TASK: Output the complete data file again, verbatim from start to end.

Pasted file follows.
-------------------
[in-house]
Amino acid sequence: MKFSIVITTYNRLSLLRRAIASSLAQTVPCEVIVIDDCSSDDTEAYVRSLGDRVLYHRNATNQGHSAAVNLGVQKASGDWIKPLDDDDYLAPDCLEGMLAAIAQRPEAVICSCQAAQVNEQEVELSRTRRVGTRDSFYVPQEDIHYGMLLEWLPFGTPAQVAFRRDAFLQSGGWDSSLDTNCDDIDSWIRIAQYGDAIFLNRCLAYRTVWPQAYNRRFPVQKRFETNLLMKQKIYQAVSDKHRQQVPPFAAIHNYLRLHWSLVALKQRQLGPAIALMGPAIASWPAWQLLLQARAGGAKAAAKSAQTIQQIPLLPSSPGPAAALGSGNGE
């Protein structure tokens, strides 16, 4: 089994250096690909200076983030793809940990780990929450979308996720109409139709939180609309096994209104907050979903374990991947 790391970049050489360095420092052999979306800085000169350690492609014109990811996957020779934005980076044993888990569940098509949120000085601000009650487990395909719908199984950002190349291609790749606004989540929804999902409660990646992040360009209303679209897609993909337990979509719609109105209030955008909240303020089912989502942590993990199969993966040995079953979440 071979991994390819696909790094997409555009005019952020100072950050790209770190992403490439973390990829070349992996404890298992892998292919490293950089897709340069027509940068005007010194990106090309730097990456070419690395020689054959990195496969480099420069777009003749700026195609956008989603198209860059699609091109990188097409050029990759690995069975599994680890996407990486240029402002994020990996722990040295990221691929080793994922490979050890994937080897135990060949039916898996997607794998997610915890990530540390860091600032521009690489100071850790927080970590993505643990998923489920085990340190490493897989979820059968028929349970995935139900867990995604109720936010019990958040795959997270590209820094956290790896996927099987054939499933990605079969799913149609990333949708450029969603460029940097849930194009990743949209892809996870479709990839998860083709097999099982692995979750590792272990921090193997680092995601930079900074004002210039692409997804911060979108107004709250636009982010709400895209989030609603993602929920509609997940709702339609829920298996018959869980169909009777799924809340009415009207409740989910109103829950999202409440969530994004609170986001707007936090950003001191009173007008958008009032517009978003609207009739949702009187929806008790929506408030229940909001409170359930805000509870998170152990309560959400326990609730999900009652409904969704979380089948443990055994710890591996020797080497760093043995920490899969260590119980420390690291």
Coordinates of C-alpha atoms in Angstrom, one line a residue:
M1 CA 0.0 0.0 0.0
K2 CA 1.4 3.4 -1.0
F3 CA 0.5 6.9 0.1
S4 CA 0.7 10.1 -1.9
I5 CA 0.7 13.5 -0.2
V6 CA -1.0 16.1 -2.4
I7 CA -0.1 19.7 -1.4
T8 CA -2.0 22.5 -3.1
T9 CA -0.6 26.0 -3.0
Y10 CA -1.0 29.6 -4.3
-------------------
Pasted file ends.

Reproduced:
[in-house]
Amino acid sequence: MKFSIVITTYNRLSLLRRAIASSLAQTVPCEVIVIDDCSSDDTEAYVRSLGDRVLYHRNATNQGHSAAVNLGVQKASGDWIKPLDDDDYLAPDCLEGMLAAIAQRPEAVICSCQAAQVNEQEVELSRTRRVGTRDSFYVPQEDIHYGMLLEWLPFGTPAQVAFRRDAFLQSGGWDSSLDTNCDDIDSWIRIAQYGDAIFLNRCLAYRTVWPQAYNRRFPVQKRFETNLLMKQKIYQAVSDKHRQQVPPFAAIHNYLRLHWSLVALKQRQLGPAIALMGPAIASWPAWQLLLQARAGGAKAAAKSAQTIQQIPLLPSSPGPAAALGSGNGE
């Protein structure tokens, strides 16, 4: 089994250096690909200076983030793809940990780990929450979308996720109409139709939180609309096994209104907050979903374990991947 790391970049050489360095420092052999979306800085000169350690492609014109990811996957020779934005980076044993888990569940098509949120000085601000009650487990395909719908199984950002190349291609790749606004989540929804999902409660990646992040360009209303679209897609993909337990979509719609109105209030955008909240303020089912989502942590993990199969993966040995079953979440 071979991994390819696909790094997409555009005019952020100072950050790209770190992403490439973390990829070349992996404890298992892998292919490293950089897709340069027509940068005007010194990106090309730097990456070419690395020689054959990195496969480099420069777009003749700026195609956008989603198209860059699609091109990188097409050029990759690995069975599994680890996407990486240029402002994020990996722990040295990221691929080793994922490979050890994937080897135990060949039916898996997607794998997610915890990530540390860091600032521009690489100071850790927080970590993505643990998923489920085990340190490493897989979820059968028929349970995935139900867990995604109720936010019990958040795959997270590209820094956290790896996927099987054939499933990605079969799913149609990333949708450029969603460029940097849930194009990743949209892809996870479709990839998860083709097999099982692995979750590792272990921090193997680092995601930079900074004002210039692409997804911060979108107004709250636009982010709400895209989030609603993602929920509609997940709702339609829920298996018959869980169909009777799924809340009415009207409740989910109103829950999202409440969530994004609170986001707007936090950003001191009173007008958008009032517009978003609207009739949702009187929806008790929506408030229940909001409170359930805000509870998170152990309560959400326990609730999900009652409904969704979380089948443990055994710890591996020797080497760093043995920490899969260590119980420390690291």
Coordinates of C-alpha atoms in Angstrom, one line a residue:
M1 CA 0.0 0.0 0.0
K2 CA 1.4 3.4 -1.0
F3 CA 0.5 6.9 0.1
S4 CA 0.7 10.1 -1.9
I5 CA 0.7 13.5 -0.2
V6 CA -1.0 16.1 -2.4
I7 CA -0.1 19.7 -1.4
T8 CA -2.0 22.5 -3.1
T9 CA -0.6 26.0 -3.0
Y10 CA -1.0 29.6 -4.3